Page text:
The golden age of steam engines recreated in miniature at Christchurch Park

It can only crack at 15 km/h, but Alex Hunter’s award-winning five-gauge Dukedog locomotive is one of the trains carrying on the age of steam in Christchurch.

On Sundays, Wilson can often be found taking people for rides on the model train tracks of the Canterbury Society of Model and Experimental Engineers at Halswell Estate.

The Spreydon resident spent nine years sporadically building the train from scratch, one of 40 that use the tracks.

The effort paid off when he won three awards at the club’s awards show last year, for best first model, best workmanship in any model and best overall model.

Hunter was happy with his first foray into model train making.

“They have pride of place in our living room,” he said.

The Dukedog was a replica of the locomotives that ran along the Great Western Railway in England in the 1930s.

The trains were built using Duke Class boilers on Bulldog Class chassis, which gave them their distinctive name.

Building the model had been a challenge for the self-proclaimed amateur engineer.

He based his work on drawings of the original Dukedogs.

“You do it from a drawing, but the drawing doesn’t quite tell you how it’s built, so you have to use your imagination a bit.”

One particularly difficult component to manufacture was the copper boiler, which had to be carefully shaped.

Started with “great enthusiasm” last year, the boiler suffered several setbacks as Hunter struggled to make it watertight.

“It took several weeks, but we finally got there.”

Steam trains have always been a fascination for Hunter.

As a child, Thomas the Tank Engine first captured his imagination as he streaked across the television screen.

He had also enjoyed trips to the Auckland Transport and Technology Museum as a child.

His own children enjoyed riding trains themselves, but time would show if they had inherited his passion for making them, he said.

Driving the train was his favorite part of the process, as he could see the smiles it put on people’s faces.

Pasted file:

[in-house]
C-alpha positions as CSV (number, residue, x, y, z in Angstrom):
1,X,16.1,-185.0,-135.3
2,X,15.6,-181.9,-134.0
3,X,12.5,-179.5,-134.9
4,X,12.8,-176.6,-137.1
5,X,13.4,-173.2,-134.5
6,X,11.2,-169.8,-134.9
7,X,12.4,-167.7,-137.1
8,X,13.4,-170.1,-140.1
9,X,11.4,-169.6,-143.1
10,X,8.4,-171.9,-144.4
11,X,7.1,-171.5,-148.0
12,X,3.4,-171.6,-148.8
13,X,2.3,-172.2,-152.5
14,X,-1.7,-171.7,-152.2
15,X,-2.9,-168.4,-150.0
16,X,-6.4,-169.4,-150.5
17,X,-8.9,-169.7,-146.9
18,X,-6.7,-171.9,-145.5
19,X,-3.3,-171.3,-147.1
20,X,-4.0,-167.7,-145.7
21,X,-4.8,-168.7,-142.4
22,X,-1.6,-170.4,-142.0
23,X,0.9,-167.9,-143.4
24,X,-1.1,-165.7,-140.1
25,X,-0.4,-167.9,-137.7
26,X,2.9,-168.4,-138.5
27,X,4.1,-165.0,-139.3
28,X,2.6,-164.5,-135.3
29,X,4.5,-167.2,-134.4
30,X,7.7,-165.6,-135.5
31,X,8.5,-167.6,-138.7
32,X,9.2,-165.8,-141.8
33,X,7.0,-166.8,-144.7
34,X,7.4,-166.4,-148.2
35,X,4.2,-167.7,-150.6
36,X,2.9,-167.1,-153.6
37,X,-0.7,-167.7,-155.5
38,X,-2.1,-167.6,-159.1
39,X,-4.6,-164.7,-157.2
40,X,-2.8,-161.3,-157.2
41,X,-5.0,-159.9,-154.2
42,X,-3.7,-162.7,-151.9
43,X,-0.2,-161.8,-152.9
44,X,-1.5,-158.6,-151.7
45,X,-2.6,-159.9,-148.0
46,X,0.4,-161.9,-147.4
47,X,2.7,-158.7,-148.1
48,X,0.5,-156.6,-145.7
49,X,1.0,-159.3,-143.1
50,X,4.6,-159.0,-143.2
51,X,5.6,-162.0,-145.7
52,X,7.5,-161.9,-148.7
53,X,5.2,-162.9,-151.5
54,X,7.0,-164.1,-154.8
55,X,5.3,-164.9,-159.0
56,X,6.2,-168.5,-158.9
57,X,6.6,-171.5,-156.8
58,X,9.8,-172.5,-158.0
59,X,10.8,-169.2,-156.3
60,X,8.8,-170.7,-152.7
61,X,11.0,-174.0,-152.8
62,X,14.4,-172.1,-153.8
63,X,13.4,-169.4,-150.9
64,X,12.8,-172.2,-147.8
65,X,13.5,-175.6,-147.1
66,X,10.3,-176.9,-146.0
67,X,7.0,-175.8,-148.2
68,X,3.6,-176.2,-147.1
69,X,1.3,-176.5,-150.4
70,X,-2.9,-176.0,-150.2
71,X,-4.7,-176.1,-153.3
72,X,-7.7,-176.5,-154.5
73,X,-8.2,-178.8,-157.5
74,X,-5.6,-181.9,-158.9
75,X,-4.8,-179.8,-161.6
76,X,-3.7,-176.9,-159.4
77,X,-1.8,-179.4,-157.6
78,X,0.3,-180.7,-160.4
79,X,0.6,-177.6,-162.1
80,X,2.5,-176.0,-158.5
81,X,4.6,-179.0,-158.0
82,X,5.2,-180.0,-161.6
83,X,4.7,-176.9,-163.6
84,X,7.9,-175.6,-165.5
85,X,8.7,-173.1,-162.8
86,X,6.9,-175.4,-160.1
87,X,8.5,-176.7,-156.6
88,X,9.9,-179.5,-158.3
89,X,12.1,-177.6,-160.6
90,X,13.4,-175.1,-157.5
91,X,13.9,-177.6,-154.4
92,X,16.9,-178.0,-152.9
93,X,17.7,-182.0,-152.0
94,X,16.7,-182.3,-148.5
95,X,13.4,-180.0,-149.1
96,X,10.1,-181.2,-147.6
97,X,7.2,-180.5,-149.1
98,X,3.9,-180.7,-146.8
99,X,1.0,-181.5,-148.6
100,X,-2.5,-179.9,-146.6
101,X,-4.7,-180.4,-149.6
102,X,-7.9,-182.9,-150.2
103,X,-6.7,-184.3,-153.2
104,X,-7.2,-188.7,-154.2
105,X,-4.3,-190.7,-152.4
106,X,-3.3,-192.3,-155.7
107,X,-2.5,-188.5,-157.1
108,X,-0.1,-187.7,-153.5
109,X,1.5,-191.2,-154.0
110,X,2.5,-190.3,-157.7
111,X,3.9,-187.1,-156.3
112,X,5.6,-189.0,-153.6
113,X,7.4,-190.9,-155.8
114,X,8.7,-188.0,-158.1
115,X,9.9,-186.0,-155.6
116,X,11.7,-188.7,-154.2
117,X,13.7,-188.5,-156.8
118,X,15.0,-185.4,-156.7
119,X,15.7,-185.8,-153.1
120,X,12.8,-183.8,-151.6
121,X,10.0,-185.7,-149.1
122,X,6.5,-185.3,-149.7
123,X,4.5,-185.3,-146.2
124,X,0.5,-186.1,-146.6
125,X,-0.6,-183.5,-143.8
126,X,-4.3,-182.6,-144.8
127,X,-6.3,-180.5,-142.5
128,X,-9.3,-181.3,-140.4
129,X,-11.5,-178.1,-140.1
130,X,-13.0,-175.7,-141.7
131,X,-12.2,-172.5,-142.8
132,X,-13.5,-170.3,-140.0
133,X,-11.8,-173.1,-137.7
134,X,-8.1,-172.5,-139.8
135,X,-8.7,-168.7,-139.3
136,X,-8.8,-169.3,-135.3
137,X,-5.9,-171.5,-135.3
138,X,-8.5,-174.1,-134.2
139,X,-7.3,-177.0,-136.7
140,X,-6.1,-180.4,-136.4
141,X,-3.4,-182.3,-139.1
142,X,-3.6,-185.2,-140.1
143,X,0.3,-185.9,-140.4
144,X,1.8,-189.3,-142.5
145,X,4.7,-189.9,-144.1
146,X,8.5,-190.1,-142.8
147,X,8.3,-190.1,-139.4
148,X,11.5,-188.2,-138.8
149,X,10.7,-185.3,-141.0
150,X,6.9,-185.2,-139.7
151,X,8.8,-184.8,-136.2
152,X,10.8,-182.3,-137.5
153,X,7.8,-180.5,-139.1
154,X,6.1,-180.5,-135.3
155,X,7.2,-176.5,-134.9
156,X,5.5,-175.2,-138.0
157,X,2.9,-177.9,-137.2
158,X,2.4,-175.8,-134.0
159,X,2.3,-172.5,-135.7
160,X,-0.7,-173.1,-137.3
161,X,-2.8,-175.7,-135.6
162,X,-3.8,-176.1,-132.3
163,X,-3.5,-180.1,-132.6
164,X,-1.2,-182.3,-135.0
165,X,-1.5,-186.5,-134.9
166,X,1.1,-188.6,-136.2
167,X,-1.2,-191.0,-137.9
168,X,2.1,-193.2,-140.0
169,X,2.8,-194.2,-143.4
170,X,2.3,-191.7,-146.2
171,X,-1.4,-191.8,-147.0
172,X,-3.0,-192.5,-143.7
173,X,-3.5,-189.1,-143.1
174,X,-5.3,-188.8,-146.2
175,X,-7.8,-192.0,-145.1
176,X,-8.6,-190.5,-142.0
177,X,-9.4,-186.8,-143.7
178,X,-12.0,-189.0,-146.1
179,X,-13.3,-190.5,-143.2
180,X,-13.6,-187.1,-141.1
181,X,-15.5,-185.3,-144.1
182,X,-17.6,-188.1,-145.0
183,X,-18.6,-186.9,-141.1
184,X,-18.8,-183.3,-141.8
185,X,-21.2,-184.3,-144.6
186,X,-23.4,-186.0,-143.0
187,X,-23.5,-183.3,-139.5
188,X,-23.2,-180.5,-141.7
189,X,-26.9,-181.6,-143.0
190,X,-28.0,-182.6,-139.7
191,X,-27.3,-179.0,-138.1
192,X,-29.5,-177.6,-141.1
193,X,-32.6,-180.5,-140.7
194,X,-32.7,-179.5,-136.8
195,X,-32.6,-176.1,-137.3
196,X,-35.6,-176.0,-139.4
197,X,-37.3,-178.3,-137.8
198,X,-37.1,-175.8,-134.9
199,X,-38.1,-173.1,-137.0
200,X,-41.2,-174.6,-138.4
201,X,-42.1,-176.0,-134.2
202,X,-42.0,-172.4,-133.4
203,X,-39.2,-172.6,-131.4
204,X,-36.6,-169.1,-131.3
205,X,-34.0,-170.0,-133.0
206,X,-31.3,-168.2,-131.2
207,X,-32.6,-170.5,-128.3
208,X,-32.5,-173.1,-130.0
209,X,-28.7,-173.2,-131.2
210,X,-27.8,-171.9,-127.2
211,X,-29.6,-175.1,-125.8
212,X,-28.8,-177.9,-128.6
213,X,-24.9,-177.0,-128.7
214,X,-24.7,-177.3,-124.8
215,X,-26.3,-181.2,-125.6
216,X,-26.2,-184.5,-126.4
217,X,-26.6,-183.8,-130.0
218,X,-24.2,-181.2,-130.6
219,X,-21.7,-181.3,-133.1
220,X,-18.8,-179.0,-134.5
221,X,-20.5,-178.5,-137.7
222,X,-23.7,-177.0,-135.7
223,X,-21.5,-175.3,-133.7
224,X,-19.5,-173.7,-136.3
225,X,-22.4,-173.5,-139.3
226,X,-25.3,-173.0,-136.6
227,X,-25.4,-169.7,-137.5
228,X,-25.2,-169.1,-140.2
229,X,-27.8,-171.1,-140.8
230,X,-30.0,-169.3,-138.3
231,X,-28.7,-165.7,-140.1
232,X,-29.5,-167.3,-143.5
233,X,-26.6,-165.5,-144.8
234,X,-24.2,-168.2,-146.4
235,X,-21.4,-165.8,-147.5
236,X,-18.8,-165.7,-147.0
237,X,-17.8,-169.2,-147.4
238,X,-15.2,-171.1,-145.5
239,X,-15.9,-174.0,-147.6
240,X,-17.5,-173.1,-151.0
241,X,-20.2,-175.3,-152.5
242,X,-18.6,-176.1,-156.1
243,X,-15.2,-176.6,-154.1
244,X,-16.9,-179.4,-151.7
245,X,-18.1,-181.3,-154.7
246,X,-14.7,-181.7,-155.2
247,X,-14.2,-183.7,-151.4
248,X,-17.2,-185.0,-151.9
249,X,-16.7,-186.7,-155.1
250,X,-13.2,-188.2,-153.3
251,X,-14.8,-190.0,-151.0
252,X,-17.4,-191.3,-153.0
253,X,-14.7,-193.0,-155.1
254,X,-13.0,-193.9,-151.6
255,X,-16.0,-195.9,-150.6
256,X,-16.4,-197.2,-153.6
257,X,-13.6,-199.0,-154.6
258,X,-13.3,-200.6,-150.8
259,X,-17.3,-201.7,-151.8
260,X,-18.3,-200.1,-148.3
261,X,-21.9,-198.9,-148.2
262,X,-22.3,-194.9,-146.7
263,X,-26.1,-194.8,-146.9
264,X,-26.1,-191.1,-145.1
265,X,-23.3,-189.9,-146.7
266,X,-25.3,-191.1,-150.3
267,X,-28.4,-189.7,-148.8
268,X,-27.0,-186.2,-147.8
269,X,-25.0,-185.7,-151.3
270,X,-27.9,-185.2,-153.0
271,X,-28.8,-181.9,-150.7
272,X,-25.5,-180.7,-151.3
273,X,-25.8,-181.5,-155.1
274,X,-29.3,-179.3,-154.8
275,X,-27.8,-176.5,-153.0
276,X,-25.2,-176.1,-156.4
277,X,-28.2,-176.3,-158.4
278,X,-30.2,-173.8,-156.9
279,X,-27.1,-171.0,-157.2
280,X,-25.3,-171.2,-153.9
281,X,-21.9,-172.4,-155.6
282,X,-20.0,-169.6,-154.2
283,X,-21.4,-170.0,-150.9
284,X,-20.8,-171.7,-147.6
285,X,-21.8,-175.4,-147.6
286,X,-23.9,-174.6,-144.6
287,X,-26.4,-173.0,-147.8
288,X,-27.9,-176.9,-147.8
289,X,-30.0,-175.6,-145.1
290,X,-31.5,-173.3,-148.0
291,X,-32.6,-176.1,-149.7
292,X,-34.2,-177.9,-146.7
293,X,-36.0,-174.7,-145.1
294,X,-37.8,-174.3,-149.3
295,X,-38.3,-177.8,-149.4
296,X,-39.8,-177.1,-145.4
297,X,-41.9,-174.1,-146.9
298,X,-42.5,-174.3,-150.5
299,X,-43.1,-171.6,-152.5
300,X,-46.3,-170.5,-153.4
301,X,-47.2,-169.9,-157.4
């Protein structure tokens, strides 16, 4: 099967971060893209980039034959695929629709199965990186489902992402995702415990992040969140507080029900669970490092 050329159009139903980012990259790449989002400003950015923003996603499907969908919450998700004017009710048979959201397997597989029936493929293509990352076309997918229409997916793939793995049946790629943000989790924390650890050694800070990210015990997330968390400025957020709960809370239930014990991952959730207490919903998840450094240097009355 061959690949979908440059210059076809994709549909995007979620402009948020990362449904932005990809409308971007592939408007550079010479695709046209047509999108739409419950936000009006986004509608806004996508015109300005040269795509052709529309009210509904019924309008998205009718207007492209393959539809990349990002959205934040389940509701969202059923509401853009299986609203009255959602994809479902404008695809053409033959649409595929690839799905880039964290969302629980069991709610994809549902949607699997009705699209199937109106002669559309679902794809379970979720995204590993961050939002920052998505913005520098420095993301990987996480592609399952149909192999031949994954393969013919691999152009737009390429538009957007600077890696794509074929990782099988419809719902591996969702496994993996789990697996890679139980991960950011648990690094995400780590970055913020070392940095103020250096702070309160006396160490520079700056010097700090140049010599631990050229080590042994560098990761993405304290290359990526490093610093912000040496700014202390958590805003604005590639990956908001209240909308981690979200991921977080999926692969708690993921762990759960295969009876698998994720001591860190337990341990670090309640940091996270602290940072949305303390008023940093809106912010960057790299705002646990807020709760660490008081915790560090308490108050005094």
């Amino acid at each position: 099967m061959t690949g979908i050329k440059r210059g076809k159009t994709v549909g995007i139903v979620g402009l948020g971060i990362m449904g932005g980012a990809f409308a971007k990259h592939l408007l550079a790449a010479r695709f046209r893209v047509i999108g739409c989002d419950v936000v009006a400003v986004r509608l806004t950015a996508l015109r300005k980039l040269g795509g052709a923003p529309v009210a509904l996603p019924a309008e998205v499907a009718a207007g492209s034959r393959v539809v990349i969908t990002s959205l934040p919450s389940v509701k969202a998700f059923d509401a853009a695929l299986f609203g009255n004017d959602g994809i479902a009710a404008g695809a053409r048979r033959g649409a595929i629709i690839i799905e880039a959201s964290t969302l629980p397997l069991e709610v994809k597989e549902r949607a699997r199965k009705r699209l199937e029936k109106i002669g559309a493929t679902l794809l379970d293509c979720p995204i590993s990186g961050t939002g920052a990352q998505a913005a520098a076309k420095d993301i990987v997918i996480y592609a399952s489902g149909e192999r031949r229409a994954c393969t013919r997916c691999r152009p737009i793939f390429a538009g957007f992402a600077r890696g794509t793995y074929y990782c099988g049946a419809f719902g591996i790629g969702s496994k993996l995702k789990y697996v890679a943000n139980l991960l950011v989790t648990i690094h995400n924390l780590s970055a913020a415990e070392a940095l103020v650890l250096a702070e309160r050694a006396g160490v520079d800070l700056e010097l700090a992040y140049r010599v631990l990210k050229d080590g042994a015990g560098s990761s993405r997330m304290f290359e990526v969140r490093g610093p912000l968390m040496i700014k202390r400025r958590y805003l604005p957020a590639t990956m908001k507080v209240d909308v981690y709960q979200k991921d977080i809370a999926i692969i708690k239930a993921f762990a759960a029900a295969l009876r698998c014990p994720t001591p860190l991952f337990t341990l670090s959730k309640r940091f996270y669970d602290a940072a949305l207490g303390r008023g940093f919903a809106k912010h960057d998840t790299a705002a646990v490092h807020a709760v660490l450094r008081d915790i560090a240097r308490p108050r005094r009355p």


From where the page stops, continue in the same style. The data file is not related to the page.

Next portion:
The Dukedog could pull a car with about five people on it, he said.

People who came to the domain on race days took a lot of interest and asked questions, especially the children.

“It’s quite a buzz. . . when people ask interesting questions about it.

“Intrigued kids come out and look at things, I think I was the same at that age. It’s always good to keep that kind of tradition going.

The question he was asked most often was whether his model used real coal.

It used a mixture of West Coast coal and South Wales smokeless coal.

“It’s really a clean chimney, there’s no smoke coming out of it or anything, just a little steam.”

In the Covid-19 red light, the slopes were temporarily closed, but on a typical Sunday they averaged around 500 people, he said.

From 10 to 30 club members would also be present.

Although model trains were still a niche market in New Zealand, they were becoming increasingly popular, he said.

“At first it was [people] building things in their kitchens after dinner.

“Now a lot of them have grown into really big organisations… Halswell is certainly one of the biggest in New Zealand.

“It’s great to see and they are well supported by the public.”

The club had approximately 1.5 km of track on the estate and was also seeking permission from the city council for a planned extension of 720 m.

He would like to take longer trips around the track on the Dukedog which, at full speed, was going between 10 and 15 km/h.

“Model stuff, you don’t want to take it too fast.

“Amazingly, model steam locomotives can actually be quite intense to run because the parameters are so fine among them. You can get out of breath quite quickly.

Soon Hunter would have a second train to run on the tracks.

He had almost finished building a diesel model, a much easier task than making a steam model.

“It’s a matter of months to put one together.

“I only started in August, so it fell into place pretty quickly.”

His interest in steam transport is not limited to scale models.

As part of Ferrymead’s Tramway Historical Society, he also looked after the Kitson Steam Tram.

Over the past five years, the Kitson had undergone an upgrade, including bodywork and a refurbished boiler that had been out of service since 1952.

“We’ve almost completed a redesign and will be relaunching it in a few months.”